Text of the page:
I do think that some readers will be irritated by the whole everyone-falls-in-love-with-Saba thing. But here's how I look at it: she's pretty much the Chosen One. Some people see her as that, even. So gaining followers—platonic and romantic—kind of comes with the territory. And the three suitors are representative of three different kinds of relationship: DeMalo looks at her as the Angel of Death, and he wants (possibly subconsciously) to tame her, to ultimately manipulate her into a subservient role; though Tommo has grown into a man, and a good one at that, he's not on Saba's level in terms of well, anything; it's only with Jack that she stands with as an equal, in terms of respect and trust in each others' capabilities. Jack loves her for who she is, not as a symbol, like DeMalo, and not as a hero, like Tommo, but purely for being Saba.
Um, so yeah. I guess you could say that I liked it?
These projects and their teams are all attempting to address the need for greater diversity in the fiction available to young people in particular—for teens of all kinds to be able to ‘see themselves’ in stories—and as the main character, not just the best friend or minor supporting character who assists the straight white able-bodied American protagonist along their journey.
Publications like Kaleidoscope and Inscription, then, are not only useful in producing new material for the teen readers out there, but also in helping to raise awareness in the publishing community of the needs of young readers.
...I wrote about Amie Kaufman and Meagan Spooner’s These Broken Stars, which started out as 'Titanic in space' but rapidly transformed into a survival/journey across an alien planet:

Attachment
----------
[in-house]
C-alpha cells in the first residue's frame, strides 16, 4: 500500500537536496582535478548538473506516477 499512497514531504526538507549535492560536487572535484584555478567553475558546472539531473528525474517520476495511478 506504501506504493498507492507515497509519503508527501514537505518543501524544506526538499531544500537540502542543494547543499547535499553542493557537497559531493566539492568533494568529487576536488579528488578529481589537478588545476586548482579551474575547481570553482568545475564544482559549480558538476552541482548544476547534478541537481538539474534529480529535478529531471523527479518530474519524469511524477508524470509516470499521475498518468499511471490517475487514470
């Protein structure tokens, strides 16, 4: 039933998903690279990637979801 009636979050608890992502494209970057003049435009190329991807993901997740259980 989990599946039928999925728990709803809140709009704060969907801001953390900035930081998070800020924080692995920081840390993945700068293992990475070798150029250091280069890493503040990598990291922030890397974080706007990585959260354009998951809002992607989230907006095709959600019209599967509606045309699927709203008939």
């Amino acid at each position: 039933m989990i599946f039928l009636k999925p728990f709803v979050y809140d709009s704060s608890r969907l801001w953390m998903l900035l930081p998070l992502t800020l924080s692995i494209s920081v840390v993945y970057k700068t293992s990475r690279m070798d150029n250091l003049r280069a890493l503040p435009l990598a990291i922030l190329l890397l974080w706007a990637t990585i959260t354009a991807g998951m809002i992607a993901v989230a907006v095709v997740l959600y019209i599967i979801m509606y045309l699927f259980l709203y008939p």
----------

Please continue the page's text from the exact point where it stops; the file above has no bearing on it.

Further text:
Although he’s likable enough—his Jerk Moments are far fewer than Lilac’s, and are usually fueled by necessity—Tarver isn’t a hugely interesting character, as he’s one of those super strong, super sensitive, super mature, borderline all-knowing heroes who develops a lurrrve for the heroine, but keeps it under wraps Because He’s Beneath Her, etc., etc. As he’s already pretty much “perfect” at the outset of the story, he doesn’t have much growing to do, so there’s little-to-no character development on that front. Lilac, meanwhile, does quite a bit of changing.
Even though the cover doesn't make a whole lot of sense, I continue to think it's totally gorgeous.
Last Tuesday (26 Nov) representatives from the country’s Commission for the Promotion of Virtue and Prevention of Vice — the Haya’a — raided several bookshops selling the novel H W J N by Ibraheem Abbas and Yasser Bahjatt’s, demanding it’d be taken off the shelves. H W J N is a “fantasy, sci-fi and romance” novel about a genie who falls in love with a human, and is a best-seller in Saudi Arabia.
Our source, who wishes to remain anonymous, says the book is charged with “blasphemy and devil-worshiping”. They add that the ban appears to stem from a Facebook post accusing the novel of “referencing jinn [genies] and leading teenage girls to experiment with Ouija boards”.
Jinn and Ouija boards? Well, heck. Now *I* want to read it.